A designer power bank?

It seems like the power bank is the must-have accessory of 2018. I’ve had one for about five years but it seems like this year, everyone has one. Not terribly surprising when you think about how much time we spend on our phones.

What does a power bank do?

Truth is, a power bank isn’t some magical thing. As I showed you not long ago, most power banks are garden variety rechargeable batteries with just enough circuitry to connect them to your phone. There’s nothing magical there. However, we’re starting to see them coming in all sorts of colors, sizes and shapes as if they were slender monoliths of pure awesomeness.

In fact, it was a few weeks ago that I read an article that none other than Elon Musk himself, purveyor of magical automobiles that go like crazy and never use a drop of gas, was offering a power bank for sale. This power bank not only charged your phone —wirelessly at that— but contained within it one of the very same batteries that make Tesla cars work. Wow, I thought. Then, I thought, $65 for a power bank. That doesn’t exactly light me up, pun intended. It’s back on his site now, and still overpriced.

So what makes his power bank worth paying for? I’d say, nothing.

Here’s the only thing you need to look for in a power bank.

Power banks are measured in mAh, or if you’re pronouncing it out loud, “milliamp-hours.” That’s the only thing you need to look for. Let’s unpack that a little bit.

Amps (really short for amperes but no one says amperes) are a measure of current. Amps measure the power flowing from one point to another.

Milliamps are thousandths of an amp. 1000 milliamps (mA) equals one amp. We use milliamps as a measurement for small batteries because small batteries carry small amounts of power.

Hours, that’s self explanatory hopefully.

One milliamp-hour is a flow rate of 1/1000 amp for a period of one hour. It doesn’t mean that it takes a full hour to do it, though. It could also mean a flow rate of 4/1000 amp for 15 minutes, or 60/1000 amp for 1 minute. All of these things are the same. A lot of people use water to describe how electricity flows. In that analogy, a gallon of water is a gallon of water, whether it takes an hour or a day to flow out.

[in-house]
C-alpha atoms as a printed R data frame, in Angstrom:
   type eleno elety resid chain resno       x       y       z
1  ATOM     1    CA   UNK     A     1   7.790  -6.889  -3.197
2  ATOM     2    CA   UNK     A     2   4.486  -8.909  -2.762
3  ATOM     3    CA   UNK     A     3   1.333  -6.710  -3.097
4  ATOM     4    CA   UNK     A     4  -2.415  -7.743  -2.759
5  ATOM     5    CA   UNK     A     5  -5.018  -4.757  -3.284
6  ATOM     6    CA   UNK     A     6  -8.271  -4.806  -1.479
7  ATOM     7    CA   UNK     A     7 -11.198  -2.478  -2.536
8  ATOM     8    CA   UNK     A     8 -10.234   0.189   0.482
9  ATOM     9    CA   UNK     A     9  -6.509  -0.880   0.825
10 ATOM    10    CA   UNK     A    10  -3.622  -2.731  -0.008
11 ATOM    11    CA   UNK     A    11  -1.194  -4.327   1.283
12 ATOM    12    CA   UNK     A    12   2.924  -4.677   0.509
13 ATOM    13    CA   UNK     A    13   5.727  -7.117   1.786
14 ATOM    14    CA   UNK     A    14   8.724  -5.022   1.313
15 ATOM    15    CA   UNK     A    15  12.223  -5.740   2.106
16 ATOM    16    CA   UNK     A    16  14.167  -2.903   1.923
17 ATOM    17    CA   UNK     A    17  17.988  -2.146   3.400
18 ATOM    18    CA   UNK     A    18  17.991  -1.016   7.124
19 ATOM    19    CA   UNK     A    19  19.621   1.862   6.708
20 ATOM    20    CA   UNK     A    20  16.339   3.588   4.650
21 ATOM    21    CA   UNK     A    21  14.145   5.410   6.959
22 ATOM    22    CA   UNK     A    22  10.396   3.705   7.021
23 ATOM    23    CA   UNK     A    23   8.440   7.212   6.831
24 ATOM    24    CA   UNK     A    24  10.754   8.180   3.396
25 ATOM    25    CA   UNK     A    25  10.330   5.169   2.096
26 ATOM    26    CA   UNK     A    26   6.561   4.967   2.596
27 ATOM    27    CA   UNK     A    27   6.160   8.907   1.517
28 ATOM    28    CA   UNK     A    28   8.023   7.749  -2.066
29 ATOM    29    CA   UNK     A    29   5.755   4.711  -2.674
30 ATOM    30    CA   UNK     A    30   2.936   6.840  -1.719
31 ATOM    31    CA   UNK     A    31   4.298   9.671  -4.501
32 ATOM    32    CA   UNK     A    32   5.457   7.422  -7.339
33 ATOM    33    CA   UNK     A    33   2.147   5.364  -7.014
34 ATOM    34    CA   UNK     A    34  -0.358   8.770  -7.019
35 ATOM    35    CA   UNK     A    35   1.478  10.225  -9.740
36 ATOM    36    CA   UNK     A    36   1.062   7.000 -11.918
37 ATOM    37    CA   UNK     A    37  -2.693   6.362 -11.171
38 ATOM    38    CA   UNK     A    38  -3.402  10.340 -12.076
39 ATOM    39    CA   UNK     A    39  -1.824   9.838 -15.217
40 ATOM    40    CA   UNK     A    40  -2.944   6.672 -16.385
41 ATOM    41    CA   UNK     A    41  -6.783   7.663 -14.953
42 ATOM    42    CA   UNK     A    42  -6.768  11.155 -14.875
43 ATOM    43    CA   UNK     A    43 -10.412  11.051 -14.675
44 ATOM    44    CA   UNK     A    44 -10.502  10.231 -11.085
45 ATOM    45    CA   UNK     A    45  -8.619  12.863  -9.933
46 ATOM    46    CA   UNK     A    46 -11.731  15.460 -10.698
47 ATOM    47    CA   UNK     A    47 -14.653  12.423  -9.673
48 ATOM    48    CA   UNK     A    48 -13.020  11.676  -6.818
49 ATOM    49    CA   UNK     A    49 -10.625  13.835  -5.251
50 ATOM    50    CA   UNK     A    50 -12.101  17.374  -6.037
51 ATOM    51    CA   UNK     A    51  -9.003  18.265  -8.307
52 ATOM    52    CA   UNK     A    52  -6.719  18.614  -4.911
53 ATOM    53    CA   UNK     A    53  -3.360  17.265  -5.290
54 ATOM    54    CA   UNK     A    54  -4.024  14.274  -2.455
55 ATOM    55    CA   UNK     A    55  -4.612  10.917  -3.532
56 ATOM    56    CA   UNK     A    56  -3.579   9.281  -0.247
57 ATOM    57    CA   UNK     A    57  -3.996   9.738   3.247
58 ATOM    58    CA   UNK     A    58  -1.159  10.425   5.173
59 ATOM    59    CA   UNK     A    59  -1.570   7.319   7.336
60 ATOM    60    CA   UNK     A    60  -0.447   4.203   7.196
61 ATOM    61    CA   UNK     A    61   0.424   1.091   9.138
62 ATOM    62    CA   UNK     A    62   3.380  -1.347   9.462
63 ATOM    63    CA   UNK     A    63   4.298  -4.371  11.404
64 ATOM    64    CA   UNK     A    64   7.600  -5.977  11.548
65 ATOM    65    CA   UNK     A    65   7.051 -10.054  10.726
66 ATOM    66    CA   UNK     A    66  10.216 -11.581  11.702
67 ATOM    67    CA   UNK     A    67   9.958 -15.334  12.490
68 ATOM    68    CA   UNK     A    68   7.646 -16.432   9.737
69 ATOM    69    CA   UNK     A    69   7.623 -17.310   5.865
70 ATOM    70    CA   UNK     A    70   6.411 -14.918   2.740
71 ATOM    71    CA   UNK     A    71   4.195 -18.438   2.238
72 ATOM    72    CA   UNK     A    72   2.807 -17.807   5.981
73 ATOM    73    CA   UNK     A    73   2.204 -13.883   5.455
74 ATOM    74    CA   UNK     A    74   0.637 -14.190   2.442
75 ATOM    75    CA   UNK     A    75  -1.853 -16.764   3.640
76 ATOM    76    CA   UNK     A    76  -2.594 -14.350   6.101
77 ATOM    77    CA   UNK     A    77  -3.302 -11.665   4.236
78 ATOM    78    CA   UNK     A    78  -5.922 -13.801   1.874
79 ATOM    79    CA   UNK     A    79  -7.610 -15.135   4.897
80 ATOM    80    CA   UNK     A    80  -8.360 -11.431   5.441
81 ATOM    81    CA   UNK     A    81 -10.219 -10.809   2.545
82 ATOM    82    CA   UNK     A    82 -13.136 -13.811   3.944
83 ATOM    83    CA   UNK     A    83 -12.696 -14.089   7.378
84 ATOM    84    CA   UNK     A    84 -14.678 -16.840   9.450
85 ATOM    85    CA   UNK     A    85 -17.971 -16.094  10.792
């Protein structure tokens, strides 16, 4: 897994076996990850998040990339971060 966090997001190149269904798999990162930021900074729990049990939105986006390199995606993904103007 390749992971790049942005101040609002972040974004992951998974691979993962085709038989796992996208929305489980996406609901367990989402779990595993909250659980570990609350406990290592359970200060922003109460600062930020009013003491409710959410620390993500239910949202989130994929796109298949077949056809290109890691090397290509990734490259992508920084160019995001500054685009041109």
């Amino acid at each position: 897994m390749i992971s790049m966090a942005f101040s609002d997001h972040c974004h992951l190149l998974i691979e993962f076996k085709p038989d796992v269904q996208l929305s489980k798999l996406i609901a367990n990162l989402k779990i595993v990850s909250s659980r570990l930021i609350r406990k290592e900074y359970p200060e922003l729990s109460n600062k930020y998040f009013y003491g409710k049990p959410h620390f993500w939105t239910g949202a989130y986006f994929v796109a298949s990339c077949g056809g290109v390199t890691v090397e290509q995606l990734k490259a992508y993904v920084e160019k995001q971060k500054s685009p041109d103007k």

How does this translate out?

It takes about 3,000mAh to fill a typical cell phone battery. Of course some phones have bigger batteries and some smaller, but it’s a basic measurement. So if you want to completely recharge your phone you will need a power bank that can supply 3,000mAh. Most of them sold today supply more. The sharp looking one at the top of this article supplies over 10,000mAh, meaning that it can charge your phone three times over before it’s depleted. Or, it can charge the phone of you and two of your friends. Either is true.

But basically mAh rating is the only thing you really care about in a power bank. So Mr. Musk’s fancy Tesla power bank, at $45, doesn’t supply any more power than this one we sell at Solid Signal for a lot less. It might look cooler, but that’s the end of the story.

But wait, there’s a bit more.

Yes, some power banks will do other tricks. Some have flashlights in them. Some will charge wirelessly, some have suction cups to hold them to your phone. There are power banks that come with pre-attached Lightning or USB-C connectors, for those folks who will never, ever change from Apple to Android or vice versa. Some are pink. Some just look cool. If you want to get a power bank like this, that’s awesome and I honestly encourage it. But you’re not deciding to buy one for its capabilities. You’re buying one to be fashionable. That’s fine, of course. Just know that you can get a perfectly great power bank at an awesome price at Solid Signal.

About the Author

Stuart Sweet
Stuart Sweet is the editor-in-chief of The Solid Signal Blog and a "master plumber" at Signal Group, LLC. He is the author of over 8,000 articles and longform tutorials including many posted here. Reach him by clicking on "Contact the Editor" at the bottom of this page.